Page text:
Identification and characterization of a new soybean promoter induced by Phakopsora pachyrhizi, the causal agent of Asian soybean rust. Ecological differentiation and incipient speciation in the fungal pathogen causing rice blast. Flax rust infection transcriptomics reveals a transcriptional profile that may be indicative for rust Avr genes. Abstract Secreted effectors of fungal pathogens are essential elements for disease development.
However, lack of sequence conservation among identified effectors has long been a problem for predicting effector complements in fungi. Here we have explored the expression characteristics of avirulence (Avr) genes and candidate effectors of the flax rust fungus, Melampsora lini. We performed transcriptome sequencing and real-time quantitative PCR (qPCR) on RNA extracted from ungerminated spores, germinated spores, isolated haustoria and flax seedlings inoculated with M. lini isolate CH5 during plant infection. Genes encoding two categories of M. lini proteins, namely Avr proteins and plant cell wall degrading enzymes (CWDEs), were investigated in detail. Citation: Wu W, Nemri A, Blackman LM, Catanzariti A-M, Sperschneider J, Lawrence GJ, et al. (2019) Flax rust infection transcriptomics reveals a transcriptional profile that may be indicative for rust Avr genes.
Copyright: © 2019 Wu et al. Transcriptome-wide association study identifies putative elicitors/suppressor of Puccinia graminis f. sp. tritici that modulate barley rpg4 -mediated stem rust resistance. The original goal of this research was to identify Puccinia graminis f. sp. tritici genes representing dominant avirulence factors that interact and elicit defense responses through the Rpg5 gene, the major R-gene underlying RMRL [31, 32].
These original assumptions followed the central dogma of Flor’s gene-for-gene hypothesis , which has held up in characterized Flax-flax rust  and wheat-wheat stem rust [36, 38] pathosystem interactions. However, gene expression comparisons of both the host and pathogen during the infection process with a set of RMRL and Rpg1 virulent -vs- avirulent isolates (Table 2; Additional file 1: Table S13) led to the development of the different hypothesis; dominant virulence genes suppress defense mechanisms in barley that are elicited by the barley stem rust resistance gene Rpg5 at the RMRL. A single time point (5DPI), that had shown effector expression during the colonization process  was used for analysis.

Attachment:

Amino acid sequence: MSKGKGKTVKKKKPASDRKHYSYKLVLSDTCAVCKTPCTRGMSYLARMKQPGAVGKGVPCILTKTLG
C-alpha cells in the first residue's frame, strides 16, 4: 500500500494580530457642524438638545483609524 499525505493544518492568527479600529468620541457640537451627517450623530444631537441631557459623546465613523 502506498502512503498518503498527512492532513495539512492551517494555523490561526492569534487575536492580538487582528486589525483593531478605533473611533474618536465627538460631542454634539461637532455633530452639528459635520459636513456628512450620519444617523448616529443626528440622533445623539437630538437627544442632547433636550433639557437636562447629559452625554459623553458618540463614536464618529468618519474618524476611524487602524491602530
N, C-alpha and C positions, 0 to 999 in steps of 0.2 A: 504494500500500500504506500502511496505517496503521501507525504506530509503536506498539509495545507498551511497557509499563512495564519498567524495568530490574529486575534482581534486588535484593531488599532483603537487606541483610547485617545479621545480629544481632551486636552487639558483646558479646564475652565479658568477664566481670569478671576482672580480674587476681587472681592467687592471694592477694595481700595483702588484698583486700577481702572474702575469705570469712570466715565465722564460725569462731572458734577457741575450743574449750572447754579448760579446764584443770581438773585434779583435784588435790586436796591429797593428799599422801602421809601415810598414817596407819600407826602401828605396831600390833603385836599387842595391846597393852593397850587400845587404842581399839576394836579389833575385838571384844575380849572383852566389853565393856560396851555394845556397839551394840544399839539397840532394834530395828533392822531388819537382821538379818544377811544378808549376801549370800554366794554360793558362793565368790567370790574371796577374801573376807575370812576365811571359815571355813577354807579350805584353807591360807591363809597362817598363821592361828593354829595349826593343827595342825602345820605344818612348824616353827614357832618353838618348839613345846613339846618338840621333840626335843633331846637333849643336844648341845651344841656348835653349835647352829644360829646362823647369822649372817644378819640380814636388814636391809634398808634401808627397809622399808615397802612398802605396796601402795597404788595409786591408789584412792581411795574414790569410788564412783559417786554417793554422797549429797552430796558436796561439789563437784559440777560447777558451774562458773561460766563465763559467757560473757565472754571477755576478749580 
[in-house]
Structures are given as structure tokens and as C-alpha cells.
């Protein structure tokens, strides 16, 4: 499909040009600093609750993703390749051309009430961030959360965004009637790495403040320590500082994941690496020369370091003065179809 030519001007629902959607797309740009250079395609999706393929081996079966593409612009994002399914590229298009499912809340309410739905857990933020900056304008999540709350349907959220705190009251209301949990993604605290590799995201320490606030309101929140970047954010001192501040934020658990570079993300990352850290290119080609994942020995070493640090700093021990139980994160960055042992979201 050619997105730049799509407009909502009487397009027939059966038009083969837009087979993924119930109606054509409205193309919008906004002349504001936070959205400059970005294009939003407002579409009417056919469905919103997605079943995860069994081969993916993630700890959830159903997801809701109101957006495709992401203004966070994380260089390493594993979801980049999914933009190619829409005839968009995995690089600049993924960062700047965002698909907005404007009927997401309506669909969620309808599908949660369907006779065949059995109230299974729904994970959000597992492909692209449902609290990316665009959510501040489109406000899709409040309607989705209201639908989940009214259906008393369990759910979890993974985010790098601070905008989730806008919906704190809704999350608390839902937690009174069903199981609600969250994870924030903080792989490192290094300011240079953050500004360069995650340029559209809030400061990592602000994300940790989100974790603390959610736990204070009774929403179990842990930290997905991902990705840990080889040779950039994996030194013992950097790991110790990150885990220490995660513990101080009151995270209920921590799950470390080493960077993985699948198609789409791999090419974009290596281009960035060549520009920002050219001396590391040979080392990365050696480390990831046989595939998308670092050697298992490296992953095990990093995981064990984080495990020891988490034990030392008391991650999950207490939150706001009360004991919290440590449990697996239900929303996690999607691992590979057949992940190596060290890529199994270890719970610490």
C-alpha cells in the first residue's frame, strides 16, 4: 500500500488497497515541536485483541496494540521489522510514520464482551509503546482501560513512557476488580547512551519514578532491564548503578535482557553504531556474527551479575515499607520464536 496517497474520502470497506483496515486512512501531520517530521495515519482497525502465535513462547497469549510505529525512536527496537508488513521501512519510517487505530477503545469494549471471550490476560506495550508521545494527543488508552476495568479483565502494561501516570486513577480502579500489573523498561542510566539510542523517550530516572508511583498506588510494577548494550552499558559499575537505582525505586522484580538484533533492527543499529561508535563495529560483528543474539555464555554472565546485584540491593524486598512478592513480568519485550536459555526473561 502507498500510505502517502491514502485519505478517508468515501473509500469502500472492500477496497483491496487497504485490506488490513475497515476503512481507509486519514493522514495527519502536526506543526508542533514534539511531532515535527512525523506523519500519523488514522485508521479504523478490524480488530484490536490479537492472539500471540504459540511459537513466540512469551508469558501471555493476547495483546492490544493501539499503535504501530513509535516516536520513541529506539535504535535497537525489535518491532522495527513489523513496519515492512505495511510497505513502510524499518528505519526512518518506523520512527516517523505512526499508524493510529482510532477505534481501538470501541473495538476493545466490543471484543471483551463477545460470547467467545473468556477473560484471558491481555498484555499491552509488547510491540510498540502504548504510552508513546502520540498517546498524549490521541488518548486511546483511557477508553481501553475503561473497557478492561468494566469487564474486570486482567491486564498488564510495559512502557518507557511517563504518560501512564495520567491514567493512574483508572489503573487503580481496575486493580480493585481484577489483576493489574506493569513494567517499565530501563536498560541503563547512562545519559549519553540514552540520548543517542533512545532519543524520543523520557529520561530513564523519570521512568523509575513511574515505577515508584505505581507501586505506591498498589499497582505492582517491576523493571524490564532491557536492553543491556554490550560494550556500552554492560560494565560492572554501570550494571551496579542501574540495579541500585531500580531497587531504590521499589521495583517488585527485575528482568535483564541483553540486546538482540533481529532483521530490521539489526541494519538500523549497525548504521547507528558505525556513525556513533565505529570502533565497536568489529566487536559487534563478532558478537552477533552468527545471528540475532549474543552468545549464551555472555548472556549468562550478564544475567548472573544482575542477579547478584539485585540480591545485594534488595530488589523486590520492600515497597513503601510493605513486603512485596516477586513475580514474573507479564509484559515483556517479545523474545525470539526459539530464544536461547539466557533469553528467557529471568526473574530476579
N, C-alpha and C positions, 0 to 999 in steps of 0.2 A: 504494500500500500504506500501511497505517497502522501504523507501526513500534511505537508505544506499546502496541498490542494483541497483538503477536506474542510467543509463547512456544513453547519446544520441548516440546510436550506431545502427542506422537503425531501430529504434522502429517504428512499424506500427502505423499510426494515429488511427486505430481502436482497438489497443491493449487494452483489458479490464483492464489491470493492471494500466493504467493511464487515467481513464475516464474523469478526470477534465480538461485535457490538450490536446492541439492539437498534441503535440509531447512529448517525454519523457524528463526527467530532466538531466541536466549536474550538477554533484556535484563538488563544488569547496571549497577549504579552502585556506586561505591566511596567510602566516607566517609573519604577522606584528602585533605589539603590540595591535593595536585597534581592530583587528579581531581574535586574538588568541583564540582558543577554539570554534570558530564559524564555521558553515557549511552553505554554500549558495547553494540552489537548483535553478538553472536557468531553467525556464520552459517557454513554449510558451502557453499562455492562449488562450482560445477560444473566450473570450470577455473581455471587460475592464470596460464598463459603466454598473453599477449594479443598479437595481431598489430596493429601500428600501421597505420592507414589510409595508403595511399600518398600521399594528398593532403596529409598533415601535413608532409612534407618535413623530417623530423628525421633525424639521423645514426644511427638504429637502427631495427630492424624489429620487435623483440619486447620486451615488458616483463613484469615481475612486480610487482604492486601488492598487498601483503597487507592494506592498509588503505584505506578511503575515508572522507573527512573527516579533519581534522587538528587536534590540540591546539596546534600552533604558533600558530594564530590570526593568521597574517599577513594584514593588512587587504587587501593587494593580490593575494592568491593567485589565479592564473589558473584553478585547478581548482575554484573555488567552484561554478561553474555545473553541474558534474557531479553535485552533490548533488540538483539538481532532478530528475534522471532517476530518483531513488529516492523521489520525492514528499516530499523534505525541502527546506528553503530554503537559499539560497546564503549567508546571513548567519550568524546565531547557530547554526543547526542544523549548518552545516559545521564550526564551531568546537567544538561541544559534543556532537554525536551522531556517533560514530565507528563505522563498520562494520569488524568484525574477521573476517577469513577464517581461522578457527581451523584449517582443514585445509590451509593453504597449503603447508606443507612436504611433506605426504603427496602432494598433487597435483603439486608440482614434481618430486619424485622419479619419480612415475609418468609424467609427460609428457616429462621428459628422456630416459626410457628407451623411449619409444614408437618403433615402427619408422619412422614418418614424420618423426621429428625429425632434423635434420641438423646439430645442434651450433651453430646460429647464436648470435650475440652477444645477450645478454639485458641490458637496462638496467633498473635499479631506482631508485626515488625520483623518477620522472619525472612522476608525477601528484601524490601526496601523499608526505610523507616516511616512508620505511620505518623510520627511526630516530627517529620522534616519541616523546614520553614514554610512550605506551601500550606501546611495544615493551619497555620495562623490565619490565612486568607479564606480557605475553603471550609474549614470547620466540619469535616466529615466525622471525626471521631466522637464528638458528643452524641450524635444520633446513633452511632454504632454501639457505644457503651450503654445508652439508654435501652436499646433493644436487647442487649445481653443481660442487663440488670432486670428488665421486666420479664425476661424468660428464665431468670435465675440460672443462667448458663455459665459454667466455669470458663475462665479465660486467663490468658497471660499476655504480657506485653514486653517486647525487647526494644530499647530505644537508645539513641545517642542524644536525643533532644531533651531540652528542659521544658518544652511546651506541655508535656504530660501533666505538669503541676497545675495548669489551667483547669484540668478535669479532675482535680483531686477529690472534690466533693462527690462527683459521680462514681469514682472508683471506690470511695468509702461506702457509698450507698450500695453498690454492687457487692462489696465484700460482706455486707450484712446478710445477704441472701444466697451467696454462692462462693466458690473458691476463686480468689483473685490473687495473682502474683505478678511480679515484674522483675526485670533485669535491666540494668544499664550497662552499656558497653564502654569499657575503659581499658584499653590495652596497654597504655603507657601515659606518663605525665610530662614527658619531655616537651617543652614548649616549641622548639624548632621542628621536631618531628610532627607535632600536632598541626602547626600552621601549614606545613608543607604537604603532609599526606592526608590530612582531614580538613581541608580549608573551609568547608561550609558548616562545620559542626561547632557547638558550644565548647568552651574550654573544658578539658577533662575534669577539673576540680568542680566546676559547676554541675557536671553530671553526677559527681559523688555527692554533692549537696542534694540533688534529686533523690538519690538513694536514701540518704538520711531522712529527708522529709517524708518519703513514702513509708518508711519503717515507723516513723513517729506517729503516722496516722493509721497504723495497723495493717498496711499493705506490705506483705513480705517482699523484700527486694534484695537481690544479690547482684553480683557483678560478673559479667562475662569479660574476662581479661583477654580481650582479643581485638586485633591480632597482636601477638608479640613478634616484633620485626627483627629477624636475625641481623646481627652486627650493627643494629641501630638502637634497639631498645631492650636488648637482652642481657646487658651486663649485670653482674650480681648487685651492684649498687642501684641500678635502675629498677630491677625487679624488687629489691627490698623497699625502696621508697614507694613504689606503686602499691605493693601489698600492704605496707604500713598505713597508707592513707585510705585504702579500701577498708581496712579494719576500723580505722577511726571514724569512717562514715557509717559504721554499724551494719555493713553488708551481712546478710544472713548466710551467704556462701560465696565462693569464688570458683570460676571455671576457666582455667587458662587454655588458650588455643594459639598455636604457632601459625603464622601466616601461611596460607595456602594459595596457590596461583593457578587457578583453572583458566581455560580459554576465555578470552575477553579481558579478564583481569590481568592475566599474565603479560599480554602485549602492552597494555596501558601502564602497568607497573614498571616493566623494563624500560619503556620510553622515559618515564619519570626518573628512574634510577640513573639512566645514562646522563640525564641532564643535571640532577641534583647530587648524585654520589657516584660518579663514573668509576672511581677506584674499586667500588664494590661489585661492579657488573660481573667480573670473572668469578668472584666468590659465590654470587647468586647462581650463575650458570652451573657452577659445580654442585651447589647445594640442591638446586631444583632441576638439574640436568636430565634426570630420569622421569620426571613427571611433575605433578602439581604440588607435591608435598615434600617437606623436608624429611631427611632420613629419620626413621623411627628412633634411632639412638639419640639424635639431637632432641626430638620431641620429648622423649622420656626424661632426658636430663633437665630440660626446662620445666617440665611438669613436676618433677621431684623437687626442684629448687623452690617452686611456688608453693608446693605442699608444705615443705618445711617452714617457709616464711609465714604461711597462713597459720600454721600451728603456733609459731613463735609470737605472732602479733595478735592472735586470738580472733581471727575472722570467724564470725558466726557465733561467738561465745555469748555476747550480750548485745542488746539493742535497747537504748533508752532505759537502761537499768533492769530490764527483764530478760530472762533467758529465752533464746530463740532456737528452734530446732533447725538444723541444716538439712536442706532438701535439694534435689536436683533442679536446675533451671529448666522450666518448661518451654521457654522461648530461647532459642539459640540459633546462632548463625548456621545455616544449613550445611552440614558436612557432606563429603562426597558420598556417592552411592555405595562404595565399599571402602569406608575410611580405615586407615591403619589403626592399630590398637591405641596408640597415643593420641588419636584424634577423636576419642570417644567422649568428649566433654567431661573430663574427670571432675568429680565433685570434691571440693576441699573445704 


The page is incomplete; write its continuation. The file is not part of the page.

Host-parasite interaction during subepidermal sporulation and pustule opening in rust fungi ( Pucciniales ) Molecular Characterization of International Collections of the Wheat Stripe Rust Pathogen Puccinia striiformis f. sp. tritici Reveals High Diversity and Intercontinental Migration. Endemic and panglobal genetic groups, and divergence of host-associated forms in worldwide collections of the wheat leaf rust fungus Puccinia triticina as determined by genotyping by sequencing. Genome compartmentalization predates species divergence in the plant pathogen genus Zymoseptoria. Cryptosexuality and the Genetic Diversity Paradox in Coffee Rust, Hemileia vastatrix. Abstract Background Despite the fact that coffee rust was first investigated scientifically more than a century ago, and that the disease is one of the major constraints to coffee production - constantly changing the socio-economic and historical landscape of the crop - critical aspects of the life cycle of the pathogen, Hemileia vastatrix, remain unclear.
The asexual urediniospores are regarded as the only functional propagule: theoretically, making H. vastatrix a clonal species. However, the well-documented emergence of new rust pathotypes and the breakdown in genetic resistance of coffee cultivars, present a paradox. Methods and Results Here, using computer-assisted DNA image cytometry, following a modified nuclear stoichiometric staining technique with Feulgen, we show that meiosis occurs within the urediniospores. Conclusions Editor: Kirsten Nielsen, University of Minnesota, United States of America Received: June 6, 2011; Accepted: September 26, 2011; Published: November 15, 2011. Emergence of the Ug99 lineage of the wheat stem rust pathogen through somatic hybridisation. Prospects for Durable Resistance Against an Old Soybean Enemy: A Four-Decade Journey from Rpp1 (Resistance to Phakopsora pachyrhizi) to Rpp7. Soybean rust (SBR), caused by Phakopsora spp., is a major global concern for soybean producers.